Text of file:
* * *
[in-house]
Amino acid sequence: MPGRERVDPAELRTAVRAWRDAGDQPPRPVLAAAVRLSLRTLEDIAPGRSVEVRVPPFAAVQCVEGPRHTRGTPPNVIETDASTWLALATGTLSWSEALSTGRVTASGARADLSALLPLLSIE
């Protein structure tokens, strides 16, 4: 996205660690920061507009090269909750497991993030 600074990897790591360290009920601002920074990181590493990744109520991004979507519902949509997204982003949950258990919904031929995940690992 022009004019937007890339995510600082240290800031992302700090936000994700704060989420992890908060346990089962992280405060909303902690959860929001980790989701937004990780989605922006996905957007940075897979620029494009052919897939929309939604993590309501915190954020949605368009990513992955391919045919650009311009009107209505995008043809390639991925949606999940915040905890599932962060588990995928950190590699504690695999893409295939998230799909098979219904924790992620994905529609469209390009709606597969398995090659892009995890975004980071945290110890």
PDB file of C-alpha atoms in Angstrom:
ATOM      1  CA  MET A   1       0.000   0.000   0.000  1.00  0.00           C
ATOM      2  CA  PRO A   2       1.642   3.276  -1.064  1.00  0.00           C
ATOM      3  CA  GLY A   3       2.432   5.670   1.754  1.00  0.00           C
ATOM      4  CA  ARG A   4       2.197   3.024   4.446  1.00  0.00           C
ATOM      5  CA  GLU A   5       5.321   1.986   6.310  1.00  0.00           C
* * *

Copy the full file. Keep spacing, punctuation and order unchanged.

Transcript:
[in-house]
Amino acid sequence: MPGRERVDPAELRTAVRAWRDAGDQPPRPVLAAAVRLSLRTLEDIAPGRSVEVRVPPFAAVQCVEGPRHTRGTPPNVIETDASTWLALATGTLSWSEALSTGRVTASGARADLSALLPLLSIE
């Protein structure tokens, strides 16, 4: 996205660690920061507009090269909750497991993030 600074990897790591360290009920601002920074990181590493990744109520991004979507519902949509997204982003949950258990919904031929995940690992 022009004019937007890339995510600082240290800031992302700090936000994700704060989420992890908060346990089962992280405060909303902690959860929001980790989701937004990780989605922006996905957007940075897979620029494009052919897939929309939604993590309501915190954020949605368009990513992955391919045919650009311009009107209505995008043809390639991925949606999940915040905890599932962060588990995928950190590699504690695999893409295939998230799909098979219904924790992620994905529609469209390009709606597969398995090659892009995890975004980071945290110890």
PDB file of C-alpha atoms in Angstrom:
ATOM      1  CA  MET A   1       0.000   0.000   0.000  1.00  0.00           C
ATOM      2  CA  PRO A   2       1.642   3.276  -1.064  1.00  0.00           C
ATOM      3  CA  GLY A   3       2.432   5.670   1.754  1.00  0.00           C
ATOM      4  CA  ARG A   4       2.197   3.024   4.446  1.00  0.00           C
ATOM      5  CA  GLU A   5       5.321   1.986   6.310  1.00  0.00           C